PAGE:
Should a Holding Company Own My Trademark?


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Typically, the company that creates the trademark and applies it to their products or services is the company that owns the trademark and any resulting trademark registrations. If the ABC Company starts selling a new gadget it created and manufactured called the PsySpinner, then the ABC Company would be the likely owner of the PsySpinner trademark.

However, for a number of different reasons, a separate company may be created for the sole purpose of managing intangible property and that includes trademarks. This is known as a “holding company” and trademark owners should know the benefits and potential pitfalls of having a holding company own trademark assets.

Keep in mind that this article deals with the narrow issue of how holding companies can own trademarks, in general. There any many different factors to analyze, so to decide whether a holding company is right for your business, contact a business attorney in your state.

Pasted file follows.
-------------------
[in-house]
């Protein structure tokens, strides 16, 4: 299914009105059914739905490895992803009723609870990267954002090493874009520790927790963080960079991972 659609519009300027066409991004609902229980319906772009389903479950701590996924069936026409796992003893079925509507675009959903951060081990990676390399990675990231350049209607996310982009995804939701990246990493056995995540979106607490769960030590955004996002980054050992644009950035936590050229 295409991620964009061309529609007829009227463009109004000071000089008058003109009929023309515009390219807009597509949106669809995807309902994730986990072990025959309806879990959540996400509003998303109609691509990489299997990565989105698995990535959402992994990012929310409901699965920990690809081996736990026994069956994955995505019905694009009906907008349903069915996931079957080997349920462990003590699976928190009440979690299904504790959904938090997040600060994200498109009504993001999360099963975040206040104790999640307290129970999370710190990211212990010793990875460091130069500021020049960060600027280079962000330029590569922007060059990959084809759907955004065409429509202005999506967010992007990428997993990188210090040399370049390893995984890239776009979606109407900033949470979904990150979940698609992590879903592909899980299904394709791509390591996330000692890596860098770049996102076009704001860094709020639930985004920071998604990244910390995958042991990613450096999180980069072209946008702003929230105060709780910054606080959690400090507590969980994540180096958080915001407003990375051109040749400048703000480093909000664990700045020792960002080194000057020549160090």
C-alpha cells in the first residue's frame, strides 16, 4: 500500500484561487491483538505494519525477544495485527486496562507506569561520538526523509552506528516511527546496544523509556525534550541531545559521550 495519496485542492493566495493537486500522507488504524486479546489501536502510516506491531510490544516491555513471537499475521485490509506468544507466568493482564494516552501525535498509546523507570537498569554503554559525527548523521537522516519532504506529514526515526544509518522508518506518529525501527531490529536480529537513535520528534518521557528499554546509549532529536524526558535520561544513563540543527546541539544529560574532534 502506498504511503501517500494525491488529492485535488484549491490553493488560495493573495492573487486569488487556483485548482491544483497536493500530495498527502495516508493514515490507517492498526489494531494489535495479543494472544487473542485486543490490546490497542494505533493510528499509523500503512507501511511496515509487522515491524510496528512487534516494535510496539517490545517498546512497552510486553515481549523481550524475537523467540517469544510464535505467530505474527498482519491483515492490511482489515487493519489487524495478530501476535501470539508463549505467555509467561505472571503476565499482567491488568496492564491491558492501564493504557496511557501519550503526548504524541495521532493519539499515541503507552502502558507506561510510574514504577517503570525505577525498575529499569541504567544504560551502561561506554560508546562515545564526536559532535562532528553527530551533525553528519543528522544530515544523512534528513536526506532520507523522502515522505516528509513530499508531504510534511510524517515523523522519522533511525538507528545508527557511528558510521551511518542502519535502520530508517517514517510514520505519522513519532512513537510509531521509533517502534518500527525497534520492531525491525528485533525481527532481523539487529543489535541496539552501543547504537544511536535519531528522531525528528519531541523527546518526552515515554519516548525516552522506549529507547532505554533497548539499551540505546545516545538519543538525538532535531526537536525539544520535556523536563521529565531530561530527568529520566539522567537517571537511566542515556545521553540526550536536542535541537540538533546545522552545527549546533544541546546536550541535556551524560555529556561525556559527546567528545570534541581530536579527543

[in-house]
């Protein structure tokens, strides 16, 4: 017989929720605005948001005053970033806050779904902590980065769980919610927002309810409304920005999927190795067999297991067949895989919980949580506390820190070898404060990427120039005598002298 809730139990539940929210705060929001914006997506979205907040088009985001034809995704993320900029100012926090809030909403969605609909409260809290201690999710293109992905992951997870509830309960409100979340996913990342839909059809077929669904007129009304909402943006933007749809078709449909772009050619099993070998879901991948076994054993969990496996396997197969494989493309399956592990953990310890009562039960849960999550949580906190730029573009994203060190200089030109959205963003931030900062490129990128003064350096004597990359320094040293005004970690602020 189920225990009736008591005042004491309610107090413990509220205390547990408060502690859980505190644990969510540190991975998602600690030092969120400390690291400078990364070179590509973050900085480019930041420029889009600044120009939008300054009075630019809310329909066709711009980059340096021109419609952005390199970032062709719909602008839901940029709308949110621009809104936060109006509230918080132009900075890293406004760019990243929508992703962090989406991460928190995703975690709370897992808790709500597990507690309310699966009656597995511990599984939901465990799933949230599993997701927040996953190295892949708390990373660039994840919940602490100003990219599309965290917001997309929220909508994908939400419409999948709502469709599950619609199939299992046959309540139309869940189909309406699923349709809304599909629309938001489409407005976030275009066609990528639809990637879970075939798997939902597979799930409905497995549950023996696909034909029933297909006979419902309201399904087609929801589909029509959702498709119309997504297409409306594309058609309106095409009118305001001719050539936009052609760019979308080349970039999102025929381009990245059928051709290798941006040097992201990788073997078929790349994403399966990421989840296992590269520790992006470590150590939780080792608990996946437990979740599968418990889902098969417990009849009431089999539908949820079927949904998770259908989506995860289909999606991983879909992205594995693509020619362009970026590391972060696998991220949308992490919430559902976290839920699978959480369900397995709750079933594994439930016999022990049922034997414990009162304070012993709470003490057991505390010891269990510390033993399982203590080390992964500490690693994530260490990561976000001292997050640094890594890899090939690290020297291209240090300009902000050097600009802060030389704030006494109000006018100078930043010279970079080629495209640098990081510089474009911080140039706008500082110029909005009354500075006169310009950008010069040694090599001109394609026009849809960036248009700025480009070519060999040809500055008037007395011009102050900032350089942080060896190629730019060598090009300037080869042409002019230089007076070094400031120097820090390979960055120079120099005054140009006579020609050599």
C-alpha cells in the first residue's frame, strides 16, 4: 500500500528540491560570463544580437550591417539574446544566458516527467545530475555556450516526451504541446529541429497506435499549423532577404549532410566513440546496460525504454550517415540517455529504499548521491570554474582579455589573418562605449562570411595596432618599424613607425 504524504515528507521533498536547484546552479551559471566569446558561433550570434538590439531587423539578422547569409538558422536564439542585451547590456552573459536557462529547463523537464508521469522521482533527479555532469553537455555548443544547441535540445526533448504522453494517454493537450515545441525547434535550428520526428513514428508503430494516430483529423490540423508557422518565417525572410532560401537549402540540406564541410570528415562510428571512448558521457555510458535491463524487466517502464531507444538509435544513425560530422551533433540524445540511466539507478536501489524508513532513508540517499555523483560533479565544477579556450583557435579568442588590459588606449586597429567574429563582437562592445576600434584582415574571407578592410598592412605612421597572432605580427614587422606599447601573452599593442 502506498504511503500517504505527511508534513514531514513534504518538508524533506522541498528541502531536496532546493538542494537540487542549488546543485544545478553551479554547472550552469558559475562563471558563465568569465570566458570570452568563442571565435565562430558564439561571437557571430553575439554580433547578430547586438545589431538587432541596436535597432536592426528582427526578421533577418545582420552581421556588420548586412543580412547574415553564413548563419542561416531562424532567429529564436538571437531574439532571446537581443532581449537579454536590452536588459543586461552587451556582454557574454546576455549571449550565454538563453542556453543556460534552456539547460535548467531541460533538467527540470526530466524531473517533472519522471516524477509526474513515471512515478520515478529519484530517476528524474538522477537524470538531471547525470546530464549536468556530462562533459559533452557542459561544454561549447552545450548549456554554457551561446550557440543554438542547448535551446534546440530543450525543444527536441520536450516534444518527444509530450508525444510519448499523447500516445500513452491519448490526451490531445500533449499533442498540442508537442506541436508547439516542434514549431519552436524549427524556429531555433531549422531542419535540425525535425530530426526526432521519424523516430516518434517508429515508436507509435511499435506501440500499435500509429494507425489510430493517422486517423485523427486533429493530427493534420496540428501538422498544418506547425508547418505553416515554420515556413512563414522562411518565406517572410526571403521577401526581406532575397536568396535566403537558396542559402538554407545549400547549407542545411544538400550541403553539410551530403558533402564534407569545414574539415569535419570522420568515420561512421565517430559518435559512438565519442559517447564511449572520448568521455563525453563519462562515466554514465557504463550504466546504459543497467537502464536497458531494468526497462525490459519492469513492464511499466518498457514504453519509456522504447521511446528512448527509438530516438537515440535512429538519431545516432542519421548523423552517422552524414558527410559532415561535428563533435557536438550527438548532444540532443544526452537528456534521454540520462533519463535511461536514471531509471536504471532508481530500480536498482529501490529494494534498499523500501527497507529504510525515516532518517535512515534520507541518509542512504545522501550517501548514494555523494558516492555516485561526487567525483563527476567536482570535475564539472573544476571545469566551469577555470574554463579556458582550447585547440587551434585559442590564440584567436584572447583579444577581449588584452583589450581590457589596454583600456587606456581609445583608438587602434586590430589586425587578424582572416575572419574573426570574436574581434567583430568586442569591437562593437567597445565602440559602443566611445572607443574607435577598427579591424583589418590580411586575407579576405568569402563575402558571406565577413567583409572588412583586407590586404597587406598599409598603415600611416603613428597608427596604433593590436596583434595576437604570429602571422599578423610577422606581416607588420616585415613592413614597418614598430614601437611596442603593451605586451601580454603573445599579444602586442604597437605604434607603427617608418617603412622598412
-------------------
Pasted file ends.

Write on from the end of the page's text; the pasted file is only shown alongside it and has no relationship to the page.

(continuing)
How Do Holding Companies Work?

A holding company is a corporate entity, such as a corporation or LLC, thats sole purpose is to own “intangible” items and manage just those intangible items. This sometimes includes trademarks, which, while they cannot be touched or held, are still valuable assets belonging to the company that created and developed the value of them. Holding companies do not operate the business – they have a narrow focus (that may shift depending on the needs of the business.)

For example: the ABC Company is growing. It creates the ABC IP Holding Company, a Delaware Corporation thats sole purpose is to own ABC Company’s trademark portfolio. ABC IP Holding Company has identical owners to the ABC Company (a Florida Corporation.) ABC IP Holding Company is just that – a holding company.

It is important to note that legally, these are two separate companies.

Why Have a Holding Company Own a Trademark Registration?

The question of why to start a holding company involves different answers depending on the type of holding company.

For trademarks, a holding company may: